In Hall v. Recchi Am, Inc., 671 So.2d 197 (Fla. 1st DCA 1996), a drug-free workplace case, the claimant defeated the presumption by demonstrating no relationship between a positive drug test and the workplace accident. Uncontradicted testimony established that the industrial accident resulted from a co-worker tripping and jabbing him in the back of the head with a screed. The DCA was also persuaded by drug testing expert testimony. Claimant’s expert testified that urine testing is inherently incapable of determining whether the active drug was present in an individual at the precise time of the injury. He also explained that the concentration of inactive metabolite found in the claimant’s urine was entirely consistent with his having smoked marijuana five days before the industrial accident, as contended by the claimant, and that an individual who smokes marijuana remains impaired for only four to six hours following ingestion of the marijuana. This impairment testimony went further than the impairment testimony given in Brinson. (A note of caution: While Recchi is a drug-free workplace case, it was decided before standard number 1, above, was added to 440.09(7)(3). That said, the outcome may well have been the same under current law.)
In Stepanek v. Rinker Materials Corp., 697 So.2d 200 (Fla. 1st DCA 1997), the claimant tried unsuccessfully to defeat the presumption by showing no relationship between a positive alcohol reading and the workplace accident. The claimant had climbed onto a piece of equipment to fix something. The operator of the machine, who did not see him, started the machine, crushing the claimant’s foot. The DCA agreed with the JCC that by unnecessarily climbing onto the equipment, the claimant irrationally placed himself in a position of peril, contrary to company policy, training standards, and common sense. While the opinion doesn’t say so, the JCC must have concluded that the alcohol made the claimant behave irrationally.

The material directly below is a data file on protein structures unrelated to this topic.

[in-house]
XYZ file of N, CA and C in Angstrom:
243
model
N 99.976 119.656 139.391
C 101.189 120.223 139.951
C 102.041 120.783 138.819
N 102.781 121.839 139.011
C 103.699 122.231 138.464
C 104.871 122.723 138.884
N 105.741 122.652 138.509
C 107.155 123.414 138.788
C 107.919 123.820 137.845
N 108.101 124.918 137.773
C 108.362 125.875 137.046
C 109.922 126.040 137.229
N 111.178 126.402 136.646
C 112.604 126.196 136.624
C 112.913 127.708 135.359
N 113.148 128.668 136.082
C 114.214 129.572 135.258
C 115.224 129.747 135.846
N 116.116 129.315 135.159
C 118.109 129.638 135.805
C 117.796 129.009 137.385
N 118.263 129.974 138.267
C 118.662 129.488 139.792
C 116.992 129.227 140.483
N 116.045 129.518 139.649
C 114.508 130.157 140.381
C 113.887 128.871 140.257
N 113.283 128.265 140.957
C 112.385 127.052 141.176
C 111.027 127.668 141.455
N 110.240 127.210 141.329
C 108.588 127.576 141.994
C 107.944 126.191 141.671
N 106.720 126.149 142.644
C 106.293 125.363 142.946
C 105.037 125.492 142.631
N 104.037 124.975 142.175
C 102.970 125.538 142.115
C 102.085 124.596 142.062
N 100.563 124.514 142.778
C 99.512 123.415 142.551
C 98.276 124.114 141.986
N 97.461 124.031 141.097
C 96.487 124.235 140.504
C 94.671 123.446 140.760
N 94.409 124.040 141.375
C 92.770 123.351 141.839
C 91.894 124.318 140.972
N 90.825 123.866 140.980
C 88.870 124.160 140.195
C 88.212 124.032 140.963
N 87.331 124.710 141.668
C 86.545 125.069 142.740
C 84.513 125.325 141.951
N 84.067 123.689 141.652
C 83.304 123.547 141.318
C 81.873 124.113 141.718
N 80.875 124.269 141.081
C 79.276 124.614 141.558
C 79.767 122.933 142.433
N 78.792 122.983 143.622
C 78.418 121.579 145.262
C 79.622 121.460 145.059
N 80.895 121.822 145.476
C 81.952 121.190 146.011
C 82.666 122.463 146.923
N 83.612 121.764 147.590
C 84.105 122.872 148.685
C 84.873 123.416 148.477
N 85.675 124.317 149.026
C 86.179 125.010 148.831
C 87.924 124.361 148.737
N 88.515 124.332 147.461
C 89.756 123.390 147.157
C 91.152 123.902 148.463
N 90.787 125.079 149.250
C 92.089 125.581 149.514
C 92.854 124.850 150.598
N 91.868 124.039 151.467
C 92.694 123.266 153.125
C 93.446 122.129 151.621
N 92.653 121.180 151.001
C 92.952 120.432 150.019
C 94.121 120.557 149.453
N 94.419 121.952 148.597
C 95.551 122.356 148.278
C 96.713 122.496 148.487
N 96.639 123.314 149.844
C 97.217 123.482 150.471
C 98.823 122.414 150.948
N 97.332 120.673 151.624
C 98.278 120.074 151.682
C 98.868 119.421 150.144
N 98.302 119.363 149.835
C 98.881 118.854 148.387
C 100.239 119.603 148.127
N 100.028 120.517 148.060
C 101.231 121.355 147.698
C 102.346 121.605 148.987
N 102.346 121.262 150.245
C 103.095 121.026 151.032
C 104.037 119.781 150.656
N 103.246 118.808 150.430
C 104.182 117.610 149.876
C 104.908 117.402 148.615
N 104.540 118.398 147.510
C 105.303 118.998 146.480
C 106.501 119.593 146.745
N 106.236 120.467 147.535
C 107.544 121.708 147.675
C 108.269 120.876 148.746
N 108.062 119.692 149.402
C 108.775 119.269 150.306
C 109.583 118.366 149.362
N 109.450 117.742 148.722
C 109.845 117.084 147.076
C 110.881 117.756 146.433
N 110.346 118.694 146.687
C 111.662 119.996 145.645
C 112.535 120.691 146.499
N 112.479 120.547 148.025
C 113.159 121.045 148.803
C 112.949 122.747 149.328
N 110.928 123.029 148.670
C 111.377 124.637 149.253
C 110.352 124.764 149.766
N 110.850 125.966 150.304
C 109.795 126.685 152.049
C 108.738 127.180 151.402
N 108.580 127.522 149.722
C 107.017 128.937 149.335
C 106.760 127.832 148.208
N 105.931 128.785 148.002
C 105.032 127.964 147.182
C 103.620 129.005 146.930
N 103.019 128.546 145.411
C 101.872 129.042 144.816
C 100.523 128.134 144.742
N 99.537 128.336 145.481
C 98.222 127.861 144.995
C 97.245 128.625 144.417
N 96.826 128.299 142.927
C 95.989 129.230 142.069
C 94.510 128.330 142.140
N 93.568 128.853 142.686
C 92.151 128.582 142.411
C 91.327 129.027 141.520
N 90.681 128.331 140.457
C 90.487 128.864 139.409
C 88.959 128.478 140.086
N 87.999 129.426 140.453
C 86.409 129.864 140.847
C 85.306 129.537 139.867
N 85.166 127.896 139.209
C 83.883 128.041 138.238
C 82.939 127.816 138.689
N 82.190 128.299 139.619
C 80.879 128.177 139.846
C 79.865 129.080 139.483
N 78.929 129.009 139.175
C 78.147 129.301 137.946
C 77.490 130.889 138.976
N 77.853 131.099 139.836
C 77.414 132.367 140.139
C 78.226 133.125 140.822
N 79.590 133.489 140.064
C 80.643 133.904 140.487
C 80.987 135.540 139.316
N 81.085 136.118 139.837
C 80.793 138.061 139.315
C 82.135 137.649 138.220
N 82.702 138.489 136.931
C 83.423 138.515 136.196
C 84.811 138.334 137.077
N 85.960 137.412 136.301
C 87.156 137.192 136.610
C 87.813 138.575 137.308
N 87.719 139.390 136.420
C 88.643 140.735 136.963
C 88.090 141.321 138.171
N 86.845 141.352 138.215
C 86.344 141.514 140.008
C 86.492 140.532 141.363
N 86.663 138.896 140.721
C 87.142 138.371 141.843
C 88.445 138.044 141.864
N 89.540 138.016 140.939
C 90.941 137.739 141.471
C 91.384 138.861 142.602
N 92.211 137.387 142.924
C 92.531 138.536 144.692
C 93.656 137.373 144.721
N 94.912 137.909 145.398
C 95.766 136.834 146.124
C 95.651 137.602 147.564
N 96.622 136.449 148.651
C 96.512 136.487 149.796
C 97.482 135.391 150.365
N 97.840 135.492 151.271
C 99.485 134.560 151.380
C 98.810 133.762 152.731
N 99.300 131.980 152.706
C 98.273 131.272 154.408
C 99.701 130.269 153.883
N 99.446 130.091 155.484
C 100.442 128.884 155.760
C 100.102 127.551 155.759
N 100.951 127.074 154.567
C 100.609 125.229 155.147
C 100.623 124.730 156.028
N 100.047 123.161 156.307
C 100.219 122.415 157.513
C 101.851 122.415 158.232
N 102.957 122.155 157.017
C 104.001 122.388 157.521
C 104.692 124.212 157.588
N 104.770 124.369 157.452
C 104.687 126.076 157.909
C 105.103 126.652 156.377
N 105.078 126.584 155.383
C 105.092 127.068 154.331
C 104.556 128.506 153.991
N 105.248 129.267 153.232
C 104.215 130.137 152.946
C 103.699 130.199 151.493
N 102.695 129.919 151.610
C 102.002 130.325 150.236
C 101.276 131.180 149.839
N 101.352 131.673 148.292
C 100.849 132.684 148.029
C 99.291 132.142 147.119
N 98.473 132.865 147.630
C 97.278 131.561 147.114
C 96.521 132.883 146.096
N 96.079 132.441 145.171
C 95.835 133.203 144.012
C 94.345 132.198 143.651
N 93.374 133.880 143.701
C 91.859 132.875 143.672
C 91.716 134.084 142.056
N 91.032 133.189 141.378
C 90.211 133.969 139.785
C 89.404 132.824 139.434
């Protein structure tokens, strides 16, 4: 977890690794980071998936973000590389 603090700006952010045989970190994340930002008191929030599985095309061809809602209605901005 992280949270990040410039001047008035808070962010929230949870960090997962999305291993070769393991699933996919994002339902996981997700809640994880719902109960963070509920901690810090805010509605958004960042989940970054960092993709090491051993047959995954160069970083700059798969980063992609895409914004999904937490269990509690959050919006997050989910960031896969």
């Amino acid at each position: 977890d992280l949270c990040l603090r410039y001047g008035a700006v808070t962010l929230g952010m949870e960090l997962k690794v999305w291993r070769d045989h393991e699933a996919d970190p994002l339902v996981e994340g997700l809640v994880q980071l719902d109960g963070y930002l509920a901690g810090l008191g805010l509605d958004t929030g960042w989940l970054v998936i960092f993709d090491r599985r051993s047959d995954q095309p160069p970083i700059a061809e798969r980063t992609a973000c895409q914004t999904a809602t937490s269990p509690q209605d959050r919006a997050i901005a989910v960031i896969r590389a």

Inmon v. Convergence Employee Leasing III, Inc., (Fla. 1st DCA 2018), the Employer/Carrier (E/C) were not entitled to the presumption due to their non-compliance with the collection and chain of custody procedures set forth in the administrative rules. See, e.g., European Marble Co. v. Robinson, 885 So. 2d 502, 506-507 (Fla. 1st DCA 2004) (holding that lack of compliance with administrative rules on blood-alcohol testing precludes presumption that injury primarily occasioned by alcohol). “When the presumption in section 440.09(7)(b) does not apply, employer/carriers must `establish, by the greater weight of the evidence, that the work-related injury was occasioned primarily by the intoxication of the employee.'” See Thomas v. Bircheat, 16 So. 3d 198, 200 (Fla. 1st DCA 2009) (quoting Wright v. DSK Group, 821 So. 2d 455, 456 (Fla. 1st DCA 2002); see also Sterling v. Mike Brown, Inc., 580 So. 2d 832, 835 (Fla. 1st DCA 1991) (affirming JCC’s order finding employee’s injury was primarily caused by his intoxication even without presumption).
Section 440.09(7)(d) (2018) provides that “The agency [the Agency for Health Care Administration] shall provide by rule for the authorization and regulation of drug-testing policies, procedures, and methods. Testing of injured employees shall not commence until such rules are adopted.” These are the rules enacted pursuant to this section:
- Rule 59A-24.003 Definitions
- Rule 59A-24.004 Drugs to be Tested/Body Specimens
- Rule 59A-24.005 Collection Site and Specimen Collection Procedures
- Rule 59A-24.006 Drug Testing Laboratories — Standards and Licensure
- Rule 59A-24.008 Review of Test Results
The takeaway from this blog is that positive alcohol and drug test results can and should be challenged.
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Jeffrey P. Gale, P.A. is a South Florida based law firm committed to the judicial system and to representing and obtaining justice for individuals – the poor, the injured, the forgotten, the voiceless, the defenseless and the damned, and to protecting the rights of such people from corporate and government oppression. We do not represent government, corporations or large business interests.